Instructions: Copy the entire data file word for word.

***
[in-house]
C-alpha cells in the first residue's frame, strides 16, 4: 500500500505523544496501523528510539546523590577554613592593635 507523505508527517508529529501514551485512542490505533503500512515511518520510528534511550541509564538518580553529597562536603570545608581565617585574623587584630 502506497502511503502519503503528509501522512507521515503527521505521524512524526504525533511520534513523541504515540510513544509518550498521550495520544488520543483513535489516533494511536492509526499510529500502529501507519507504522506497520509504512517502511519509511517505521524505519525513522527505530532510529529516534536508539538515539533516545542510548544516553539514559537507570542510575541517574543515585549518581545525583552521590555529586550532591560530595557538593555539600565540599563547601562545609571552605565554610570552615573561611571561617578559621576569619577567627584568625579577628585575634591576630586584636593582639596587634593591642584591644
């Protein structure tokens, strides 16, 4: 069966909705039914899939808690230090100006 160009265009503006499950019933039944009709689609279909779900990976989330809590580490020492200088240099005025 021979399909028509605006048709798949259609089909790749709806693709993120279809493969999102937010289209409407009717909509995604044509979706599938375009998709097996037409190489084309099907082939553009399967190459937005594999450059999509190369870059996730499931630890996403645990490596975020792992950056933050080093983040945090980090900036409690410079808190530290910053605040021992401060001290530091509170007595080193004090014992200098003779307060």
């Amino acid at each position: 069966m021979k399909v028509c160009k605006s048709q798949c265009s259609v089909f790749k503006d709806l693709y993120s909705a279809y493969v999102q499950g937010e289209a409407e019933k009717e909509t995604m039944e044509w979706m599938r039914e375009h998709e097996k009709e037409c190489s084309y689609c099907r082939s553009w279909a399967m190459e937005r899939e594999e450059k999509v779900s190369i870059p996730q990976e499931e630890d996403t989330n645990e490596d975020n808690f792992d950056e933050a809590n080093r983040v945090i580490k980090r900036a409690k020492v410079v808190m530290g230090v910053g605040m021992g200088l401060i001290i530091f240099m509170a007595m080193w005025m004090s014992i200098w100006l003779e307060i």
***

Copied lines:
[in-house]
C-alpha cells in the first residue's frame, strides 16, 4: 500500500505523544496501523528510539546523590577554613592593635 507523505508527517508529529501514551485512542490505533503500512515511518520510528534511550541509564538518580553529597562536603570545608581565617585574623587584630 502506497502511503502519503503528509501522512507521515503527521505521524512524526504525533511520534513523541504515540510513544509518550498521550495520544488520543483513535489516533494511536492509526499510529500502529501507519507504522506497520509504512517502511519509511517505521524505519525513522527505530532510529529516534536508539538515539533516545542510548544516553539514559537507570542510575541517574543515585549518581545525583552521590555529586550532591560530595557538593555539600565540599563547601562545609571552605565554610570552615573561611571561617578559621576569619577567627584568625579577628585575634591576630586584636593582639596587634593591642584591644
């Protein structure tokens, strides 16, 4: 069966909705039914899939808690230090100006 160009265009503006499950019933039944009709689609279909779900990976989330809590580490020492200088240099005025 021979399909028509605006048709798949259609089909790749709806693709993120279809493969999102937010289209409407009717909509995604044509979706599938375009998709097996037409190489084309099907082939553009399967190459937005594999450059999509190369870059996730499931630890996403645990490596975020792992950056933050080093983040945090980090900036409690410079808190530290910053605040021992401060001290530091509170007595080193004090014992200098003779307060």
């Amino acid at each position: 069966m021979k399909v028509c160009k605006s048709q798949c265009s259609v089909f790749k503006d709806l693709y993120s909705a279809y493969v999102q499950g937010e289209a409407e019933k009717e909509t995604m039944e044509w979706m599938r039914e375009h998709e097996k009709e037409c190489s084309y689609c099907r082939s553009w279909a399967m190459e937005r899939e594999e450059k999509v779900s190369i870059p996730q990976e499931e630890d996403t989330n645990e490596d975020n808690f792992d950056e933050a809590n080093r983040v945090i580490k980090r900036a409690k020492v410079v808190m530290g230090v910053g605040m021992g200088l401060i001290i530091f240099m509170a007595m080193w005025m004090s014992i200098w100006l003779e307060i």